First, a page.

The decade's most triggering comedy
Two major U.S. oil companies hit back at President Joe Biden this week after he threatened to use “emergency authorities” on them to stem the political fallout from the historic gas prices that have erupted under his administration.
Biden’s threat was contained in a letter that he sent to ExxonMobil, Phillips 66, Chevron, BP, Shell, Marathon Petroleum Corp, and Valero Energy Corp.
“There is no question that Vladimir Putin is principally responsible for the intense financial pain the American people and their families are bearing,” Biden claimed, failing to mention that gas prices were already surging before Russia invaded Ukraine. “But amid a war that has raised gasoline prices more than $1.70 per gallon, historically high refinery profit margins are worsening that pain.”
Biden demanded that the companies “take immediate actions to increase the supply of gasoline, diesel and other refined product you are producing,” he said in the letter. “Unfortunately, what we have seen since January 2021 are policies that send a message that the Administration aims to impose obstacles to our industry delivering energy resources the world needs.”
ExxonMobil responded by saying that they have been in “regular contact with the administration” to remind them of the extraordinary efforts the company has made in investing in energy production, which they say are more “than any other company.”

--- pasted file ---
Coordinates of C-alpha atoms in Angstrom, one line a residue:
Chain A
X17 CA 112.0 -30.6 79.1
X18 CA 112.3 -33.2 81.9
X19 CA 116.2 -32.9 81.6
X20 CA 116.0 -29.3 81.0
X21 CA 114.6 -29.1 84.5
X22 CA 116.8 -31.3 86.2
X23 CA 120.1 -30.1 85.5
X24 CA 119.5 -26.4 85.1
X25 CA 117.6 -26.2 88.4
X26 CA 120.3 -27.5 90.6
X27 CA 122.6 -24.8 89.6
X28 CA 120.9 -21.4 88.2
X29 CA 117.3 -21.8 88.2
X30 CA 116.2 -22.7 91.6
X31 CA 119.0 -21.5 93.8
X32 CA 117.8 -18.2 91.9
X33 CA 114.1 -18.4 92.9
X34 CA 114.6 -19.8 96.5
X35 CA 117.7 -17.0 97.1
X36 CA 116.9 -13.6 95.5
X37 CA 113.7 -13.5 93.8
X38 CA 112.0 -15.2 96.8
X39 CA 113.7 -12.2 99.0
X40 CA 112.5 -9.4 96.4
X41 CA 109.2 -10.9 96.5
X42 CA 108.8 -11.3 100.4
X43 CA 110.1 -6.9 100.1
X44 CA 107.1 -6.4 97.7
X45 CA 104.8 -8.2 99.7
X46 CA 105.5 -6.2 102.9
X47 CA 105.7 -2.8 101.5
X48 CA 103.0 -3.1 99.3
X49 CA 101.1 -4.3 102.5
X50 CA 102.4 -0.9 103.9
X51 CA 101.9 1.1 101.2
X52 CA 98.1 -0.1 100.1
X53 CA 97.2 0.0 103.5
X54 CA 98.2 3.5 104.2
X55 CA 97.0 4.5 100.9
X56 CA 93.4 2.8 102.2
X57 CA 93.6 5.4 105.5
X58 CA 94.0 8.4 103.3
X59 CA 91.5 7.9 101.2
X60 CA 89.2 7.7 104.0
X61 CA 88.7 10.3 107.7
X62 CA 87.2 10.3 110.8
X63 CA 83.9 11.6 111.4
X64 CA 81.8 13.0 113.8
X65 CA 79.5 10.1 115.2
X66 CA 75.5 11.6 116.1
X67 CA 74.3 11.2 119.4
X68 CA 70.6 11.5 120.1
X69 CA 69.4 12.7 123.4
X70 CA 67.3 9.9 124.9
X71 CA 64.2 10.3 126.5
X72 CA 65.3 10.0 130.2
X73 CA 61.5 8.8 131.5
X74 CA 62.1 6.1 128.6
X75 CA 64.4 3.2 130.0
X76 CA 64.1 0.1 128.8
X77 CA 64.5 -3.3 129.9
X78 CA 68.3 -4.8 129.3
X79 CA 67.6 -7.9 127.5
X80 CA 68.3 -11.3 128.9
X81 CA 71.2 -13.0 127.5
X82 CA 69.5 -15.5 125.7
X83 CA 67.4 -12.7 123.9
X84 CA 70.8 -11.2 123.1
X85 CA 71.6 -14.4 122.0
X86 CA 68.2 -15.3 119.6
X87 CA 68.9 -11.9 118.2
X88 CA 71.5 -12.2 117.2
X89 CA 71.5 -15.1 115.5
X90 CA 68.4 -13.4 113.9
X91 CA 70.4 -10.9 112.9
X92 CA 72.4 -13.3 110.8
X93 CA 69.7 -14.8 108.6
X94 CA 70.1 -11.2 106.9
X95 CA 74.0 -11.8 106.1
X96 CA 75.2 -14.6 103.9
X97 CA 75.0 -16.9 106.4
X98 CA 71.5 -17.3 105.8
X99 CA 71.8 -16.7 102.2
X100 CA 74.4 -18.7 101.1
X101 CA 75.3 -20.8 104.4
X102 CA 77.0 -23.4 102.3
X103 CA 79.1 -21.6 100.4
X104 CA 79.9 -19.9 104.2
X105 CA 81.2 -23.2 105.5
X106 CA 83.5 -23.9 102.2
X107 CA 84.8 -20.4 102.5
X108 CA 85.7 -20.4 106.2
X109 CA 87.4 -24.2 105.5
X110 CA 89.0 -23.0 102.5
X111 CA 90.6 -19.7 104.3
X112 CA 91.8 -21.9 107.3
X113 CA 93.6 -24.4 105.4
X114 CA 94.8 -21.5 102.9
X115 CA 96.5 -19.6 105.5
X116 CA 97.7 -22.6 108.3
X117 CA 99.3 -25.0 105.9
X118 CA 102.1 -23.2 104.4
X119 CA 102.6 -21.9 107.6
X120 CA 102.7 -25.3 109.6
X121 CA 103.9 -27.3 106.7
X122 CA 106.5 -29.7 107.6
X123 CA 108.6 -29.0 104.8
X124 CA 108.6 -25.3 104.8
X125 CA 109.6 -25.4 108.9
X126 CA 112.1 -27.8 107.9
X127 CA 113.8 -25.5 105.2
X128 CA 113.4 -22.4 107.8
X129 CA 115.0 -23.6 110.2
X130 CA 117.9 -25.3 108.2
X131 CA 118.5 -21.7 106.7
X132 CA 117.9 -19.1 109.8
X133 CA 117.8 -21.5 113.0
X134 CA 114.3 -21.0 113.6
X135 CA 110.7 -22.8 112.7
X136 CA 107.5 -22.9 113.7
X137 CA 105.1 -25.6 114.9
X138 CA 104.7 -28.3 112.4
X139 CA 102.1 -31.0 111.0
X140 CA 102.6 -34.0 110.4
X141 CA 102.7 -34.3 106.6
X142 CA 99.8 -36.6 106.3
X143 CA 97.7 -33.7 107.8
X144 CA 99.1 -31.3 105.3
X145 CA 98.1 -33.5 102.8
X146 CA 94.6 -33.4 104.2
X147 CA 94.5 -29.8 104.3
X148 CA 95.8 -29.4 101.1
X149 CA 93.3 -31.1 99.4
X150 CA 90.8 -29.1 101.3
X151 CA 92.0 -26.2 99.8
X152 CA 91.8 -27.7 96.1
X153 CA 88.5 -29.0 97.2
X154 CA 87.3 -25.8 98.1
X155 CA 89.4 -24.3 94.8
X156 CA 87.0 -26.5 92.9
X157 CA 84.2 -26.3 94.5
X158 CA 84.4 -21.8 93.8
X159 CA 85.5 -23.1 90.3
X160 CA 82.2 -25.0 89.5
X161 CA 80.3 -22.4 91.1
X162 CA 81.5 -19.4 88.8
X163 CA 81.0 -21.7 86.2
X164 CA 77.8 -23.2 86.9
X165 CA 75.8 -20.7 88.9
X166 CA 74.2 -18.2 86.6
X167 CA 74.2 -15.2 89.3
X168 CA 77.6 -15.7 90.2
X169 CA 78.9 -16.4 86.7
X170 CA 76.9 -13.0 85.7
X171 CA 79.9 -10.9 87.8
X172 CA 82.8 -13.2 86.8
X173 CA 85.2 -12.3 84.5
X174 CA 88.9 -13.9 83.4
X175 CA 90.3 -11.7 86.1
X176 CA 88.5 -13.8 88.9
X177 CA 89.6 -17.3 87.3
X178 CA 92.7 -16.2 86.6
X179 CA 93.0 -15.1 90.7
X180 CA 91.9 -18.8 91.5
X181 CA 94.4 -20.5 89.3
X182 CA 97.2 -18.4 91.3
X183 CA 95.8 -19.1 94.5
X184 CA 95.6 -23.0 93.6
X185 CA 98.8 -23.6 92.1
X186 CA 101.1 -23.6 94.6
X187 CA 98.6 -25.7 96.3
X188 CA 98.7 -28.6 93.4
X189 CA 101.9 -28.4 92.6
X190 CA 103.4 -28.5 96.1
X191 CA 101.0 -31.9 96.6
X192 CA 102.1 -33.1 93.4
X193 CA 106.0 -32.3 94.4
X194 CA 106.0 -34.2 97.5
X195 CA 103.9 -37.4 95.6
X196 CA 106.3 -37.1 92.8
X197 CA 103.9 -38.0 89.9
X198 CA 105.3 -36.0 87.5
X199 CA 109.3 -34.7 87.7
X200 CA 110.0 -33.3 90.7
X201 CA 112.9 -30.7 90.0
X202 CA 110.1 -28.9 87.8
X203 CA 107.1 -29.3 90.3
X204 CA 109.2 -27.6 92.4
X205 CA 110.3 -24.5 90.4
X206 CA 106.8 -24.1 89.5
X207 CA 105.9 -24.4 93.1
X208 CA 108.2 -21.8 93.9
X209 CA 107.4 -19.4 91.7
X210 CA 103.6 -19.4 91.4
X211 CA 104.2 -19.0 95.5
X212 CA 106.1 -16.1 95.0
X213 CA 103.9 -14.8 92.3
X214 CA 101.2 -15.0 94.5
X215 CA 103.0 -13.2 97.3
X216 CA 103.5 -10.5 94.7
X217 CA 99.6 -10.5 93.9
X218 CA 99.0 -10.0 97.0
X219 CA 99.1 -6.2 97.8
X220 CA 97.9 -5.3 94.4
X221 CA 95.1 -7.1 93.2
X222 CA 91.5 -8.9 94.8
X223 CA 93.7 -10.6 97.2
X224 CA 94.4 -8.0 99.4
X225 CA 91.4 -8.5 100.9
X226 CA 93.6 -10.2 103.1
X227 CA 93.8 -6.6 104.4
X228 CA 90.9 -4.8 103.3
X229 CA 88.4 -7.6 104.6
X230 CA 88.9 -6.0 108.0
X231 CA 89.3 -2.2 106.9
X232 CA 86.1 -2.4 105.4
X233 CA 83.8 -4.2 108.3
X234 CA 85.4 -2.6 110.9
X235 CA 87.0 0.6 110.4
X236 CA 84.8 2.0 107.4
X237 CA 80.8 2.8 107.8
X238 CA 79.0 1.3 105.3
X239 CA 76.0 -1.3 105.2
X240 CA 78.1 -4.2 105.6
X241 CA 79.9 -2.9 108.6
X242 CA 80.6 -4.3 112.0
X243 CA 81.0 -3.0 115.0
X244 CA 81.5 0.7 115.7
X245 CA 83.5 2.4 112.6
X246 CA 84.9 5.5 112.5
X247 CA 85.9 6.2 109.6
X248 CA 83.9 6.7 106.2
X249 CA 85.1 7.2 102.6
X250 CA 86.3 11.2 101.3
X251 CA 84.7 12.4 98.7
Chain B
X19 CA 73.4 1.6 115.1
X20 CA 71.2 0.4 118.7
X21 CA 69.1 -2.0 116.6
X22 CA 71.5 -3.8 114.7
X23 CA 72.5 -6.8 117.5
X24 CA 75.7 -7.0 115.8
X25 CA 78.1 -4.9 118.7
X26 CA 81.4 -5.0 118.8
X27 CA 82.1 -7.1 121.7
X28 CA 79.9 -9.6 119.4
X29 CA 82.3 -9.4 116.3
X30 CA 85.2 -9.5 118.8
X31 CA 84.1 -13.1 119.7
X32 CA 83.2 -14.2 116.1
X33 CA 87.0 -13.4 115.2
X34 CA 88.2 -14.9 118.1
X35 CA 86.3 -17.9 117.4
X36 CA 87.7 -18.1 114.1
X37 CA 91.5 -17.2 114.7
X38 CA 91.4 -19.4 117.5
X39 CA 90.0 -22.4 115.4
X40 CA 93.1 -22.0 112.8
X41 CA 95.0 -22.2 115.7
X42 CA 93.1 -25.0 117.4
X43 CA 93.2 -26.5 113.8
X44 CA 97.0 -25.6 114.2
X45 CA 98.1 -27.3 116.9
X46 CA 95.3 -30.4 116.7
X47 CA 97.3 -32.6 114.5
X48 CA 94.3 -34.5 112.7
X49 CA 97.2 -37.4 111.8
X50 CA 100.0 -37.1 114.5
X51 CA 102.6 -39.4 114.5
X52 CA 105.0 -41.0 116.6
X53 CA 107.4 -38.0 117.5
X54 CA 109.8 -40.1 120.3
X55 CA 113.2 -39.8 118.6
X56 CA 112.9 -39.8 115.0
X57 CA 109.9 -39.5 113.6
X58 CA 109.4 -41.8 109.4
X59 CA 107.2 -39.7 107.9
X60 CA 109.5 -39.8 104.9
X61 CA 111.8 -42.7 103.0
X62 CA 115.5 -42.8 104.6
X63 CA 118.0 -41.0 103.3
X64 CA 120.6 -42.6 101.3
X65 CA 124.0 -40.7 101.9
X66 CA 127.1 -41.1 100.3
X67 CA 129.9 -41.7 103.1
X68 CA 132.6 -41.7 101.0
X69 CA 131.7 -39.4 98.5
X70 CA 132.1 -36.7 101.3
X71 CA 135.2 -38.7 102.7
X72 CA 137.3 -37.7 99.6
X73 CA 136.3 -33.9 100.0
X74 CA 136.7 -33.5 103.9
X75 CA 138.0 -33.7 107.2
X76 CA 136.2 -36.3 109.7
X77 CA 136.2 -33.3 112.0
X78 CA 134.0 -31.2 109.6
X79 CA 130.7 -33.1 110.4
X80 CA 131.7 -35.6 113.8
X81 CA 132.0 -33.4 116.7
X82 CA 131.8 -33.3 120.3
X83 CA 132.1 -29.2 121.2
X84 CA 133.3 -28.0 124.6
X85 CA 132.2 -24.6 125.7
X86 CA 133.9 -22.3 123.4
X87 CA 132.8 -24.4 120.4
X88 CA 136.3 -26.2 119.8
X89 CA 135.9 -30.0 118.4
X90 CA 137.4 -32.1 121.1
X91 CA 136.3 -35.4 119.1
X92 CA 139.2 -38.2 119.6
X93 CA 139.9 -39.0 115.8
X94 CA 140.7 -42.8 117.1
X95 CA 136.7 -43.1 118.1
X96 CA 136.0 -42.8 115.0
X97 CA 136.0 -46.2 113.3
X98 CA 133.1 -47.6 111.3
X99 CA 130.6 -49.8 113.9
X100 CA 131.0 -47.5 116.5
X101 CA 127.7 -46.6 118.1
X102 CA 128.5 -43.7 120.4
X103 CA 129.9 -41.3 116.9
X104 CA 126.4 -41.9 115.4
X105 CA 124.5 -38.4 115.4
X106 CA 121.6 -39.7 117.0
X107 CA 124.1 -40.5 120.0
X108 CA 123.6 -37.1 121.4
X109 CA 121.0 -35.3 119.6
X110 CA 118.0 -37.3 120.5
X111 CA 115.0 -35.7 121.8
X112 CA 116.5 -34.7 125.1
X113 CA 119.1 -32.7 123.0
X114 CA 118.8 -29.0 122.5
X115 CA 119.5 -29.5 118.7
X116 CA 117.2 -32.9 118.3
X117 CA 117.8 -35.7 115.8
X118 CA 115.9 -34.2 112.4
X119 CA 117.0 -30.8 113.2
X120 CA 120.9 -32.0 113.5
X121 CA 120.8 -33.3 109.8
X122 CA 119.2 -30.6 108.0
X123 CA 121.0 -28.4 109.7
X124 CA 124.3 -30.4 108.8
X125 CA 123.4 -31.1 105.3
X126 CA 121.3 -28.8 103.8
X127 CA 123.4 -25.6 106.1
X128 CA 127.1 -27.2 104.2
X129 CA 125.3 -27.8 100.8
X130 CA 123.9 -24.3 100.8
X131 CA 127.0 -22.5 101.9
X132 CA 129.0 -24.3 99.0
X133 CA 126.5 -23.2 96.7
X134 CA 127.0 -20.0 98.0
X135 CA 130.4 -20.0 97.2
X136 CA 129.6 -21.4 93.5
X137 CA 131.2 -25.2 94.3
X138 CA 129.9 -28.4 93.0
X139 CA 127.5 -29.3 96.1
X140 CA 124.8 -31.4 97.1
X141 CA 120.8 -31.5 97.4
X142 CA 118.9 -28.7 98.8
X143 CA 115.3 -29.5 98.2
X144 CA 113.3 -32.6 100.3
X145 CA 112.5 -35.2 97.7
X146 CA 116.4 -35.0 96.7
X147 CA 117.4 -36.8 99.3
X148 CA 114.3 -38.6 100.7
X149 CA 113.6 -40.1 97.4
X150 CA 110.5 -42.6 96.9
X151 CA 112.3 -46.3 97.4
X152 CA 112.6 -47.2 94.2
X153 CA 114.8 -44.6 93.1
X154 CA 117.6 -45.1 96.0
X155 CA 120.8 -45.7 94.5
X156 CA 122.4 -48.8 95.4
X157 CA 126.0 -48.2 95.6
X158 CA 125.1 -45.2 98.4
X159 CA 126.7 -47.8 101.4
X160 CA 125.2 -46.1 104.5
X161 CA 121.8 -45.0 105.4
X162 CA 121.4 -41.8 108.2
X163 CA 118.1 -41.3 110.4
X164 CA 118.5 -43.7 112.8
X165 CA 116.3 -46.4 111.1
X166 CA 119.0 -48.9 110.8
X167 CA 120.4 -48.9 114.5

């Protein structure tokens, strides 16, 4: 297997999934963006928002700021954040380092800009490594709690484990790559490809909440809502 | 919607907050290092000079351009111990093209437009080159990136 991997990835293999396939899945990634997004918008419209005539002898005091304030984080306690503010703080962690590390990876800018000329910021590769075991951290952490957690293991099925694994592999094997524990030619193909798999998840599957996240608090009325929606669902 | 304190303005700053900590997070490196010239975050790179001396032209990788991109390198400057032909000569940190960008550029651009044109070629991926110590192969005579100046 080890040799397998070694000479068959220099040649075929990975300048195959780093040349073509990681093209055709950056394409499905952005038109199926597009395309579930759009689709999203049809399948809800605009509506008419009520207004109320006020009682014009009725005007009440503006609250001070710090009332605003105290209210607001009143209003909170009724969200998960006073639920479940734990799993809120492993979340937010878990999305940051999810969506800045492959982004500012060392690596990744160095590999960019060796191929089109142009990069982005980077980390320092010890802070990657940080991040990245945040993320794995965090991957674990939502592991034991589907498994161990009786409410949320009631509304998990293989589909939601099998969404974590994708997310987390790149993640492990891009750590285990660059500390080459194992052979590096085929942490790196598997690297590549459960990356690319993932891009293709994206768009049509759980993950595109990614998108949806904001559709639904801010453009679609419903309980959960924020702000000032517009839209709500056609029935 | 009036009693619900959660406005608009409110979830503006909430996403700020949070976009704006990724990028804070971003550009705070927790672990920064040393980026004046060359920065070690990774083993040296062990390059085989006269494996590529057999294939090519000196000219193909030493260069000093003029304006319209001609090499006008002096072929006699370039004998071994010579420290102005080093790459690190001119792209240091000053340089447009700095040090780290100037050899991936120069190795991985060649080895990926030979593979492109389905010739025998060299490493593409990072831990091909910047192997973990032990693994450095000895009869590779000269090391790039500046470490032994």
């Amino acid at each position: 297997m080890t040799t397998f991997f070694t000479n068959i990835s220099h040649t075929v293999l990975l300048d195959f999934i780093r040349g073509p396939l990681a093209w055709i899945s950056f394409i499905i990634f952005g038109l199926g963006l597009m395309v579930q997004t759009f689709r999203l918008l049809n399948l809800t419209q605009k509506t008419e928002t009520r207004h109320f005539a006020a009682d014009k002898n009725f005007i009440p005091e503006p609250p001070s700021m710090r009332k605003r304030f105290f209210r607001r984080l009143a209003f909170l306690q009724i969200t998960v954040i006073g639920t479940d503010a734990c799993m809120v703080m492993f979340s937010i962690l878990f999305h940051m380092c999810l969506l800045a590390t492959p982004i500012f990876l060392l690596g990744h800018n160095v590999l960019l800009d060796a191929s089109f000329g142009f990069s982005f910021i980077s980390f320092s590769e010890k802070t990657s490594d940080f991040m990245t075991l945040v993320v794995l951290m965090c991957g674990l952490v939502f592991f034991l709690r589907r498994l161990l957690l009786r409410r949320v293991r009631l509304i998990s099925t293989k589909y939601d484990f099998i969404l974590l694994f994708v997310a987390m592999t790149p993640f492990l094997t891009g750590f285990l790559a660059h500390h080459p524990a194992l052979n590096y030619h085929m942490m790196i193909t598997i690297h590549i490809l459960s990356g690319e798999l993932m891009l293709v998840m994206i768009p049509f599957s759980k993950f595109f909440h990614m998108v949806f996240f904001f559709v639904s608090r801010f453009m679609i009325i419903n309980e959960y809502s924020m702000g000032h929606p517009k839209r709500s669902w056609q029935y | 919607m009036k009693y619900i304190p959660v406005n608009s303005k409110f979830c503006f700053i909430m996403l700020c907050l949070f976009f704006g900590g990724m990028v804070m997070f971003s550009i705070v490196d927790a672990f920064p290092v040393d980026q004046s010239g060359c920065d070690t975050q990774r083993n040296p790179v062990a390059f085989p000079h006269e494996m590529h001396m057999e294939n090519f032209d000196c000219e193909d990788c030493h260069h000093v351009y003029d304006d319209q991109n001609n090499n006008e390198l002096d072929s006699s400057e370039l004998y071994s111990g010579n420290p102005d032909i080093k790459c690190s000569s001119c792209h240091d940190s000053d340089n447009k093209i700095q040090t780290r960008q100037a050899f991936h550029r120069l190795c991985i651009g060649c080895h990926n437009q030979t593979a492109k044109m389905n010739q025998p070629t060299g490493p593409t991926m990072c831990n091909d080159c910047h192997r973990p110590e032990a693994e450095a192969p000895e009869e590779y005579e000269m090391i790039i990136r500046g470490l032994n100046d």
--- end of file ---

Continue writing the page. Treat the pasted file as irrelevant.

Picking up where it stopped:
“In the short term, the U.S. government could enact measures often used in emergencies following hurricanes or other supply disruptions — such as waivers of Jones Act provisions and some fuel specifications to increase supplies,” the company said. “Longer term, government can promote investment through clear and consistent policy that supports U.S. resource development, such as regular and predictable lease sales, as well as streamlined regulatory approval and support for infrastructure such as pipelines.”
Chevron slammed the administration in response to Biden’s letter, writing: “Unfortunately, what we have seen since January 2021 are policies that send a message that the Administration aims to impose obstacles to our industry delivering energy resources the world needs.”